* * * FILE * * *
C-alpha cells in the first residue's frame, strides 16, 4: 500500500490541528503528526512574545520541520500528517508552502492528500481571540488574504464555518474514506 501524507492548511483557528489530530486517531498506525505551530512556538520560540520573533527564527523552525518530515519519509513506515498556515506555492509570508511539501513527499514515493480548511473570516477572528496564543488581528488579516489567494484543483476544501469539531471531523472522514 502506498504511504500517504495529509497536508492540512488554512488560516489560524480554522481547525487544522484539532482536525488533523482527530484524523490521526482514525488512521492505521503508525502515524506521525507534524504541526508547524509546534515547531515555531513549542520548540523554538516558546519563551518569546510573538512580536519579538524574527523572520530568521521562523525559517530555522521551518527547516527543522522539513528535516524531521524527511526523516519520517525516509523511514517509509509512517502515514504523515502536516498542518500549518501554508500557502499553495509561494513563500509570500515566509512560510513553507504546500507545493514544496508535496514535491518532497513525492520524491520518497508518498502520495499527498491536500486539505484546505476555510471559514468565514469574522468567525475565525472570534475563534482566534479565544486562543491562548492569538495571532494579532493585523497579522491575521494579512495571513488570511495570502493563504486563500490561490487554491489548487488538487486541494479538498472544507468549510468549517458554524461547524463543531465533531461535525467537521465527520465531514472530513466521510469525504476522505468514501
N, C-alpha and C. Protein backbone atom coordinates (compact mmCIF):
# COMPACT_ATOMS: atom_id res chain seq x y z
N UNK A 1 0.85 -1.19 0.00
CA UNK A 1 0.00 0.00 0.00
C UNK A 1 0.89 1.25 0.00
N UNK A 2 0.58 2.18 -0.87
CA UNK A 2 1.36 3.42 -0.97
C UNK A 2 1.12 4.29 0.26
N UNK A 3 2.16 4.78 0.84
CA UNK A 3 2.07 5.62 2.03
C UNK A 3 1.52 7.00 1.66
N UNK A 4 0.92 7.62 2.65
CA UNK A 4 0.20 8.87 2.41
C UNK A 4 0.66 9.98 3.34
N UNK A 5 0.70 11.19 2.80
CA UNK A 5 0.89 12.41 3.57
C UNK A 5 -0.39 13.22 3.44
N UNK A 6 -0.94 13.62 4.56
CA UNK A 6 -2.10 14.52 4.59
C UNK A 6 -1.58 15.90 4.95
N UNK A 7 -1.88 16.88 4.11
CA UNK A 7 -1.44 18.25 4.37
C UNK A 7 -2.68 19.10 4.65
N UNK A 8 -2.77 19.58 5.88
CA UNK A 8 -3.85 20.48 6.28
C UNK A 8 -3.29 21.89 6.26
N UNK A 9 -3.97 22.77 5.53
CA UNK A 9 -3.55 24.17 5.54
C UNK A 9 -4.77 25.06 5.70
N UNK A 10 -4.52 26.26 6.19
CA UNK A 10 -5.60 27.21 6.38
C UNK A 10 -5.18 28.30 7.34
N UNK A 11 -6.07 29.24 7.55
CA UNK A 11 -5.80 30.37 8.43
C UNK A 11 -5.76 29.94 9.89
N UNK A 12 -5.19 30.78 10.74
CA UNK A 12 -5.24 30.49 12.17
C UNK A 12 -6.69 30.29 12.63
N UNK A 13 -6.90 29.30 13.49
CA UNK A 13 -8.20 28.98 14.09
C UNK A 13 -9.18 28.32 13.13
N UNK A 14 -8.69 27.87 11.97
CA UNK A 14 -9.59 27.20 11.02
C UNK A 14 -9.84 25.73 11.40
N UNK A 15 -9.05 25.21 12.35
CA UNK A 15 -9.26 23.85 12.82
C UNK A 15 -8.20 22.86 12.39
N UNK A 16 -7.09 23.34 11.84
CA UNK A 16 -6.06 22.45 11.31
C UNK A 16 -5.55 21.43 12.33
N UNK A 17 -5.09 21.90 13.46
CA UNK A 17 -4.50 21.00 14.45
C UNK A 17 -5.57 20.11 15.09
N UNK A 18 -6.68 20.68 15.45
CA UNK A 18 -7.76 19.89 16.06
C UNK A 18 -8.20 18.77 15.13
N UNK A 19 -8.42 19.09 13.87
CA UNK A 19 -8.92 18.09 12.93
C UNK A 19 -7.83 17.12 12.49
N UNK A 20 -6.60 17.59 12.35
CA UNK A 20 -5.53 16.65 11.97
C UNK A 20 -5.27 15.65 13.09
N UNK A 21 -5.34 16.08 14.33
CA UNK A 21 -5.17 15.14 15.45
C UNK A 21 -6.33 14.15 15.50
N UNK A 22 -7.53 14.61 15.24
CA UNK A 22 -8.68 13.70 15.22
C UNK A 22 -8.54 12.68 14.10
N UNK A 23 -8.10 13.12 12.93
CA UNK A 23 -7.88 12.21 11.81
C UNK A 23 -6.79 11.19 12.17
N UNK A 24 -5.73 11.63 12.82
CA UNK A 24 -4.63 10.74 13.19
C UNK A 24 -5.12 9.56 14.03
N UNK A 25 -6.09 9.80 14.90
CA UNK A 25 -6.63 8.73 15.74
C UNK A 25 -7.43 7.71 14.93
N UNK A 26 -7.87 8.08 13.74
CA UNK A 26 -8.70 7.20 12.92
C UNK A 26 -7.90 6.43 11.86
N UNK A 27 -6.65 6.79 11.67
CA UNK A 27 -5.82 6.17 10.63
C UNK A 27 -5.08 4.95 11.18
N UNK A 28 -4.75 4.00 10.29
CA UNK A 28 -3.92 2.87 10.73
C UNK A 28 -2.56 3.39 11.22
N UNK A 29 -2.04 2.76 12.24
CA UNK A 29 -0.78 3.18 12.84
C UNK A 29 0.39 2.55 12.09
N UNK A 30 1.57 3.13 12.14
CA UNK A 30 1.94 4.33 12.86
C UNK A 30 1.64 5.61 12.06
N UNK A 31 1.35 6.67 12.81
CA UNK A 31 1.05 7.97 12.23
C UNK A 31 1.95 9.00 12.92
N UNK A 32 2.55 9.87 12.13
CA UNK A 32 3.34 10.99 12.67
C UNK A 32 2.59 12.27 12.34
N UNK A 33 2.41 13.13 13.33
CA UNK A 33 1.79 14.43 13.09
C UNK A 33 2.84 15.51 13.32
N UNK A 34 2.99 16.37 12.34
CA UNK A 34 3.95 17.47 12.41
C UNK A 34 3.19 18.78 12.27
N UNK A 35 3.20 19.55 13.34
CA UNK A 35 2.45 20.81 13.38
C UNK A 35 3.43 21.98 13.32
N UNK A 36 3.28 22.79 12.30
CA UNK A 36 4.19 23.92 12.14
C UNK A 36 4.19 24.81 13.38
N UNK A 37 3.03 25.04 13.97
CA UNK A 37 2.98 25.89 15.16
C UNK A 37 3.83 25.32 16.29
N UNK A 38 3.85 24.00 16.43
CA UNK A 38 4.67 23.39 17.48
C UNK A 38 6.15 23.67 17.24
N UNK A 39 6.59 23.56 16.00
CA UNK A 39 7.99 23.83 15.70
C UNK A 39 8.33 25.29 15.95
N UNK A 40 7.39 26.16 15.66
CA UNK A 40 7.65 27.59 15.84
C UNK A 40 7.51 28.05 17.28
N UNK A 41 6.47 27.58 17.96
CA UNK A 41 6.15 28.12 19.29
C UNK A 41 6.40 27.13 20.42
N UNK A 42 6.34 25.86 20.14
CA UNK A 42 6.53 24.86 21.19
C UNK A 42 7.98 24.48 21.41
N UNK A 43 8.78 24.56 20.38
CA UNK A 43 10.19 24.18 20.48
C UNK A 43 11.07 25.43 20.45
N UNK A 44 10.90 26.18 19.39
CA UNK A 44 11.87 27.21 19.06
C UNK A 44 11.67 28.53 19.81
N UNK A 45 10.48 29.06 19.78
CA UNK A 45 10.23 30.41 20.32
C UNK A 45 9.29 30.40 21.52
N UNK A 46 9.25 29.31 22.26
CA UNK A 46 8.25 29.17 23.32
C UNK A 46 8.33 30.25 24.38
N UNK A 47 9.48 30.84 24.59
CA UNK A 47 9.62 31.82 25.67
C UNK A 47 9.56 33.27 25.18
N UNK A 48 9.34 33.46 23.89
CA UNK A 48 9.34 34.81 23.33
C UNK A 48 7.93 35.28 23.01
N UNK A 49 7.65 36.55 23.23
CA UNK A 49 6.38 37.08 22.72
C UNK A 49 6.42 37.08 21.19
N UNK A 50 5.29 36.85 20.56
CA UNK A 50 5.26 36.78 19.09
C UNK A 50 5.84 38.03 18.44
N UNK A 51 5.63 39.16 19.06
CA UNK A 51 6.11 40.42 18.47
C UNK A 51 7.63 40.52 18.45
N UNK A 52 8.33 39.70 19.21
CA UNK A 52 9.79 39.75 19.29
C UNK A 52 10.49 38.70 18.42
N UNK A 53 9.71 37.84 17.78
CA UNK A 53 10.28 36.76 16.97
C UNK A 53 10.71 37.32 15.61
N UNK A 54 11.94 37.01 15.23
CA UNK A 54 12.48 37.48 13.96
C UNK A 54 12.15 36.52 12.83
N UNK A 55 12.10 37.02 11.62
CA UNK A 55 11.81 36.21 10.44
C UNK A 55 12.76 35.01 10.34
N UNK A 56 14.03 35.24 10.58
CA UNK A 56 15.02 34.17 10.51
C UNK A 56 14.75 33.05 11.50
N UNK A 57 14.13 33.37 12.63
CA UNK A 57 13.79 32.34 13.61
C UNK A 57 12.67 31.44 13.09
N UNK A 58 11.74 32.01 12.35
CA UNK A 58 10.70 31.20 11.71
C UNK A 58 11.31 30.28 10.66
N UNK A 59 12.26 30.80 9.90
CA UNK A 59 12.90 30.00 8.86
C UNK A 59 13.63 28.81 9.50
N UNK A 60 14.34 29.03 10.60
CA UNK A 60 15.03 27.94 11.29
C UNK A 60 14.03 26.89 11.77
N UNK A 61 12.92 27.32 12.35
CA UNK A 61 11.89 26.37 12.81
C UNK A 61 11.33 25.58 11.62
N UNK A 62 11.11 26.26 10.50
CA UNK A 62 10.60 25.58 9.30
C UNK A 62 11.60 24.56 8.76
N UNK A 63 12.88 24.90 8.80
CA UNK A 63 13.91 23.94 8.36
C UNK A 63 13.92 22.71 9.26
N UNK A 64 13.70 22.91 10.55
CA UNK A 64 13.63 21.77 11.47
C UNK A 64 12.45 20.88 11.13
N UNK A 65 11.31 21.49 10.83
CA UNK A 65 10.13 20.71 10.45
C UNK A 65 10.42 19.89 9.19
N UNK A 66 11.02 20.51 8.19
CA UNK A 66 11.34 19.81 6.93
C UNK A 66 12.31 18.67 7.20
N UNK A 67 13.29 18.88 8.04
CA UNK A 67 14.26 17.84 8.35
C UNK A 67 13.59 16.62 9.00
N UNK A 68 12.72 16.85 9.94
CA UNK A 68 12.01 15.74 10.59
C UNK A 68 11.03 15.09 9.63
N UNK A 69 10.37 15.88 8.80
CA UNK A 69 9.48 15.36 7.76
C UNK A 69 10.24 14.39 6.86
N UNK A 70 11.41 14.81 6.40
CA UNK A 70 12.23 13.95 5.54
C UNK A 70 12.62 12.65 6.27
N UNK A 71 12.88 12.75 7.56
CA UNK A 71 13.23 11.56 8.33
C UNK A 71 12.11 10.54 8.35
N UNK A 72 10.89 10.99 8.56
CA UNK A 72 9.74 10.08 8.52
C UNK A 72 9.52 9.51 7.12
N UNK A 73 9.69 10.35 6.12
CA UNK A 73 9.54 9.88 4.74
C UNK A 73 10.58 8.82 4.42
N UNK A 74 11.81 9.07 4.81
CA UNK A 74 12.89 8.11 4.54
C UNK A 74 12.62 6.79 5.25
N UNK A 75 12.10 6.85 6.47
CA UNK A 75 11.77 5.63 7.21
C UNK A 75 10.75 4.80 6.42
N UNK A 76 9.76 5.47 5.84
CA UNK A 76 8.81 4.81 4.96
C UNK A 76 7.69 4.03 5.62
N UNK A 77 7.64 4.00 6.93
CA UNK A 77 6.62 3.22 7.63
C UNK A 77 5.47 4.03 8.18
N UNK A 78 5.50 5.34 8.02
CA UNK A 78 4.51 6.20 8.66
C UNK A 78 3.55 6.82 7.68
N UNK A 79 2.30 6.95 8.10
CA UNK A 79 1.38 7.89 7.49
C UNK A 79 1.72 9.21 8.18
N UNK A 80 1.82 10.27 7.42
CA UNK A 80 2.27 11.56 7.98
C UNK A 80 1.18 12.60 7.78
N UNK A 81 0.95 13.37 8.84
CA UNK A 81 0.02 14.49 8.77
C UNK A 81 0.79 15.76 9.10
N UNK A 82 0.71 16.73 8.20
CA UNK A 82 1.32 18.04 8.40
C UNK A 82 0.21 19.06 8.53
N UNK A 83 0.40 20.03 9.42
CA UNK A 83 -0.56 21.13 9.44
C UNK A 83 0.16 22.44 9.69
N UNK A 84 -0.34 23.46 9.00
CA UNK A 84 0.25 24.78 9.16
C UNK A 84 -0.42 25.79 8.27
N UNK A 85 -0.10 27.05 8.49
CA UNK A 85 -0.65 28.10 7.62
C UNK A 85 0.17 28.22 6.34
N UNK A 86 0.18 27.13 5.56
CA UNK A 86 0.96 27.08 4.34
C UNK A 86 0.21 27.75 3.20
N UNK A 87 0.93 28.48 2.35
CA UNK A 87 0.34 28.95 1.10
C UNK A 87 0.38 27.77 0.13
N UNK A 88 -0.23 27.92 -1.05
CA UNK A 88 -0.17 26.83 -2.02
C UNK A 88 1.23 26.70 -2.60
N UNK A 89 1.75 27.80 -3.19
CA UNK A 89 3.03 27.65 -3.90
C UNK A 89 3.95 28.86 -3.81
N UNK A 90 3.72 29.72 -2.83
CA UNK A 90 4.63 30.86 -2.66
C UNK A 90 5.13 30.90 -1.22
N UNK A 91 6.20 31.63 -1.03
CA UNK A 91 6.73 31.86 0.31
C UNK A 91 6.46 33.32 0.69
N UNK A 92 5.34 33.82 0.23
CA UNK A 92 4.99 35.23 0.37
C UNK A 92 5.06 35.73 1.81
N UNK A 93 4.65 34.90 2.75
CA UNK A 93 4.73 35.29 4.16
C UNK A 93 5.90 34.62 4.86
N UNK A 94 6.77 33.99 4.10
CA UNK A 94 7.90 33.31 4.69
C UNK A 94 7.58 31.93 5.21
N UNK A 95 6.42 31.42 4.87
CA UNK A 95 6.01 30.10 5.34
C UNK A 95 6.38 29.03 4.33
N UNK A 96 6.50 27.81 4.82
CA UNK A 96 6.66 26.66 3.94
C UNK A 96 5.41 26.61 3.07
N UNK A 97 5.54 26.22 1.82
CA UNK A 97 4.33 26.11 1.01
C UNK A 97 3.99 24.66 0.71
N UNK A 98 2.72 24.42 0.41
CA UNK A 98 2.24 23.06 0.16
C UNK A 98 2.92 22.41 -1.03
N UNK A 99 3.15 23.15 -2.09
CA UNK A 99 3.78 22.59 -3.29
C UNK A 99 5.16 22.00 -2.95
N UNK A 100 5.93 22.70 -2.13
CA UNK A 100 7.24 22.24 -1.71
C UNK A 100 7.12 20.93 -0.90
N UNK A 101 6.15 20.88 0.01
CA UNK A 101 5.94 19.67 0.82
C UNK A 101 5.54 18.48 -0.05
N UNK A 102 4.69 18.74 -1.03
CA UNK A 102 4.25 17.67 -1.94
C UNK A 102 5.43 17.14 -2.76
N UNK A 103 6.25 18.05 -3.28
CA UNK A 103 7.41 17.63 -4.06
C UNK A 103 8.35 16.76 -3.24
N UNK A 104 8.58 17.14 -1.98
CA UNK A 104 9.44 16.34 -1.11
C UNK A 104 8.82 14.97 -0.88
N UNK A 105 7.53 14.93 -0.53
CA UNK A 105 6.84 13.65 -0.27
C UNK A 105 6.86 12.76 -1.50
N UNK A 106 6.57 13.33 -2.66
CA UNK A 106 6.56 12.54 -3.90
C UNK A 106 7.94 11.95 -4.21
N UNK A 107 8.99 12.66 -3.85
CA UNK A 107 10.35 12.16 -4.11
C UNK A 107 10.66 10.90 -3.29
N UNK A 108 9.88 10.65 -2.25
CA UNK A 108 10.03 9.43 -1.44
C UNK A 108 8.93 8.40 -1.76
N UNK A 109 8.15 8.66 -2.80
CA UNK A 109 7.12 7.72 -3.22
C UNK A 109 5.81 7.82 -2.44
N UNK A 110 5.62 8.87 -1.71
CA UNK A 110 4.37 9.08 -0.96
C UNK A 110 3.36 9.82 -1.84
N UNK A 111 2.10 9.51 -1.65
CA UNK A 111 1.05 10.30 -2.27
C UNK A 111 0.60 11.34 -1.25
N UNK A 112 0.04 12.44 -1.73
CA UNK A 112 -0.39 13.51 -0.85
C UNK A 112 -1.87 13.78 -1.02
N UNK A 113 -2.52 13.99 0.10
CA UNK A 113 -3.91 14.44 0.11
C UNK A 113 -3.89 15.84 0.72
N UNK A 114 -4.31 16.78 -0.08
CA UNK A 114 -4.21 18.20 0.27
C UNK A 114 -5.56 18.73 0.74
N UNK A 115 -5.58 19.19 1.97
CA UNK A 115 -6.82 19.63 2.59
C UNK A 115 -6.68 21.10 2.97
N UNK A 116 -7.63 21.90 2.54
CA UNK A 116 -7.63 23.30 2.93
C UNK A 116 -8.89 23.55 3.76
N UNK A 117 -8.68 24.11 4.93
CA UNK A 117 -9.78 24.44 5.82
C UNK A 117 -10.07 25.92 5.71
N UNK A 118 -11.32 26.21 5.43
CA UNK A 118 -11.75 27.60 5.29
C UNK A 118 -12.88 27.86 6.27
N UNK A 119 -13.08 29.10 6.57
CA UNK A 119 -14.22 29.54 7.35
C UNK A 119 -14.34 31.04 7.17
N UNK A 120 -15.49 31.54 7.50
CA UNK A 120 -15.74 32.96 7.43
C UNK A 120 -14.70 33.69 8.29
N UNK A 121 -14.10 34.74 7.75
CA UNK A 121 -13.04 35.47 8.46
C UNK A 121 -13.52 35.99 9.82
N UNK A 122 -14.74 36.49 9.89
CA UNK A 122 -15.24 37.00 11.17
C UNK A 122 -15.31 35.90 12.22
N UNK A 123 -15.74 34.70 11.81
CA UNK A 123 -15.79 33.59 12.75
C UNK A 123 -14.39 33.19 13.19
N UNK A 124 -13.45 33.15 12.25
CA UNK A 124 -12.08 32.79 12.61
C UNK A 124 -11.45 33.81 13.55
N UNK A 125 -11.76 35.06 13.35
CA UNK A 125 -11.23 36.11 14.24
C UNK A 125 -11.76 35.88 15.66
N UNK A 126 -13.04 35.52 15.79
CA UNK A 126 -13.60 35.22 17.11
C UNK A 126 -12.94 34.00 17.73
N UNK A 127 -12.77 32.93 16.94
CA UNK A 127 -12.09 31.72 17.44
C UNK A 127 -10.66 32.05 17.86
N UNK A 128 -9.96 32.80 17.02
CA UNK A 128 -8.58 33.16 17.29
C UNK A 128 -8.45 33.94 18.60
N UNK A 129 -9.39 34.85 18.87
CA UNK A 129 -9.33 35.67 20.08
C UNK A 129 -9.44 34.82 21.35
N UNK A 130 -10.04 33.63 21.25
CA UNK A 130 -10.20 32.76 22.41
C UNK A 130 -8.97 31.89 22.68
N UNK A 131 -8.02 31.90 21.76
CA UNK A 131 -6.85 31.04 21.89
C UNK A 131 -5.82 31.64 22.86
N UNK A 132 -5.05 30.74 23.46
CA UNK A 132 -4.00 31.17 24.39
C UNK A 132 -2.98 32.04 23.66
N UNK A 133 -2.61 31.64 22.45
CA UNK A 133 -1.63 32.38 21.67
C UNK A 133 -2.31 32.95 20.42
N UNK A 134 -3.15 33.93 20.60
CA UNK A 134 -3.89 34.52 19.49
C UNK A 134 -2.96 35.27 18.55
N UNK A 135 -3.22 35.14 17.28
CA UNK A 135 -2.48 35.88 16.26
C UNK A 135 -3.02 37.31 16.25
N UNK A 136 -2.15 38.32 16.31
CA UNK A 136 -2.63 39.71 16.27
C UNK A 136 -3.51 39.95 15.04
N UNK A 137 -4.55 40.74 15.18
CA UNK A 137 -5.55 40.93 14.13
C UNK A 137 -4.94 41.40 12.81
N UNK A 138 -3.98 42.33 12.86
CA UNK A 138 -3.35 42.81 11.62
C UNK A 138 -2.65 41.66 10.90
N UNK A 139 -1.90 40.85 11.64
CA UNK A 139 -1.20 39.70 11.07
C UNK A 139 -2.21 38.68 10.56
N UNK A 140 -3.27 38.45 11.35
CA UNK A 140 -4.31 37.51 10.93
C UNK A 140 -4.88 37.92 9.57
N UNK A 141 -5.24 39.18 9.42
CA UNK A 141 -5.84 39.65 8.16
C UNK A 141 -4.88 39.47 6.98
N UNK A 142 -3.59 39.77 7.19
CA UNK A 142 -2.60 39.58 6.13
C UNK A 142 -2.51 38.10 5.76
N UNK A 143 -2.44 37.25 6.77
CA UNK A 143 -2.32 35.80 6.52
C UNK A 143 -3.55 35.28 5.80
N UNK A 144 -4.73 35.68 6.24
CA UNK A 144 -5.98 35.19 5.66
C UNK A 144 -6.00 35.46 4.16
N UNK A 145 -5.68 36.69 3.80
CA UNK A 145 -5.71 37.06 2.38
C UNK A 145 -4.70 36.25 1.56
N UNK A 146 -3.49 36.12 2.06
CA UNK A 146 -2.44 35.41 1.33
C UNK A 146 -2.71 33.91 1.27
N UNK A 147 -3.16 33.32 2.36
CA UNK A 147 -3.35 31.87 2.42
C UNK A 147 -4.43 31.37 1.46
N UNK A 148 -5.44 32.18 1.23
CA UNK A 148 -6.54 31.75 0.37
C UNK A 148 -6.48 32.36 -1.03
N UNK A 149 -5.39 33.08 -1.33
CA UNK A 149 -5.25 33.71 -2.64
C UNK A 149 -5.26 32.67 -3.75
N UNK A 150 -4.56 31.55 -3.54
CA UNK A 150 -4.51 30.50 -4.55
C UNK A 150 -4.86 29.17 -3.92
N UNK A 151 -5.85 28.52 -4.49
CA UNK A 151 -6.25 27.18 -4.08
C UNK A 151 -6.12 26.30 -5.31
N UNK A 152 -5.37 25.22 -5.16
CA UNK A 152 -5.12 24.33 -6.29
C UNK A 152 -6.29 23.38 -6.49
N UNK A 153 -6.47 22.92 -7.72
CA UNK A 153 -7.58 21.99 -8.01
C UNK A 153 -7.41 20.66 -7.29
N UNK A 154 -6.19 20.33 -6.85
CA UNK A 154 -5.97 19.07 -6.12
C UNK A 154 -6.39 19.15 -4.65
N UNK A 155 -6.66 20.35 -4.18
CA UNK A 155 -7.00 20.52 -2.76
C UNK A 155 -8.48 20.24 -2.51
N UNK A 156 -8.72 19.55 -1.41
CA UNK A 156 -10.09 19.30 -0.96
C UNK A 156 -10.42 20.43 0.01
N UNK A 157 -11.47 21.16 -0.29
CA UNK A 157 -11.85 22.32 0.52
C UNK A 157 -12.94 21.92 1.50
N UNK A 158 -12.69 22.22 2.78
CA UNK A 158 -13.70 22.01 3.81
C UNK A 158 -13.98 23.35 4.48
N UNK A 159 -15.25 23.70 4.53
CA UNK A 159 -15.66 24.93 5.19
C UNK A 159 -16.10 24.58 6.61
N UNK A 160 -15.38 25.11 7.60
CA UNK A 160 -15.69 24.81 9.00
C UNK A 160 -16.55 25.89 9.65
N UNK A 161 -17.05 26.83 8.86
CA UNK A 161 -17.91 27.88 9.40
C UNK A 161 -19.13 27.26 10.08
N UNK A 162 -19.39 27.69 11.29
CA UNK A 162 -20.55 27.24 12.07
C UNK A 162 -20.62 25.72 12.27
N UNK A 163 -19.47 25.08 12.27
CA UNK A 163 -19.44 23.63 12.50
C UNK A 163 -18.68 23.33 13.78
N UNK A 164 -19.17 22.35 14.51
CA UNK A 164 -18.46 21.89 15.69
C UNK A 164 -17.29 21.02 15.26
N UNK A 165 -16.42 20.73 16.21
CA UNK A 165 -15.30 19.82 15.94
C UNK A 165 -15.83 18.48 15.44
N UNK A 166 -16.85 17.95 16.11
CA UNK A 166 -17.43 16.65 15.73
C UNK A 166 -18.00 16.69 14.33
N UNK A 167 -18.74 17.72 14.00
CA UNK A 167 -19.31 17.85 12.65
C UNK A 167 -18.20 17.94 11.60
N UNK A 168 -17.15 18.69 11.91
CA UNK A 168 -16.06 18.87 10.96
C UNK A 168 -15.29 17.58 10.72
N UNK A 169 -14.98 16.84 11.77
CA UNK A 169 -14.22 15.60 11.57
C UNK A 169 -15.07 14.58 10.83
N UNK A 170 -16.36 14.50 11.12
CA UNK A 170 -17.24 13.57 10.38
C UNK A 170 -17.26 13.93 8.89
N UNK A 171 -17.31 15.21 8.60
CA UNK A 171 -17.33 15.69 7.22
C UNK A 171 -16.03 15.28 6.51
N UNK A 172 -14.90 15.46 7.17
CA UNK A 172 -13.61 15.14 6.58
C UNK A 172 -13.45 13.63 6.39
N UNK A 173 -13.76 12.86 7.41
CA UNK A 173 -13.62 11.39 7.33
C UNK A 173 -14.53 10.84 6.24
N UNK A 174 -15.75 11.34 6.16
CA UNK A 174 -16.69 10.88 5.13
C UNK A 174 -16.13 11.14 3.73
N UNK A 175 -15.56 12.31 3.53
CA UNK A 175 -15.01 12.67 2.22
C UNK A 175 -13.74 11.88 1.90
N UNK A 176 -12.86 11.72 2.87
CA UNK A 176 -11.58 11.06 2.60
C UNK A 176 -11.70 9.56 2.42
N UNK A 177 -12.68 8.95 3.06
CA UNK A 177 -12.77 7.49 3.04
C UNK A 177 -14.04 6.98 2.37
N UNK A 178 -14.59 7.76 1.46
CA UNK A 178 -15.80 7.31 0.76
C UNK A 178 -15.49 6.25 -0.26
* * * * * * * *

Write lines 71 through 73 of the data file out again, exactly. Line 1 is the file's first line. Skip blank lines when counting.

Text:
CA UNK A 23 -7.88 12.21 11.81
C UNK A 23 -6.79 11.19 12.17
N UNK A 24 -5.73 11.63 12.82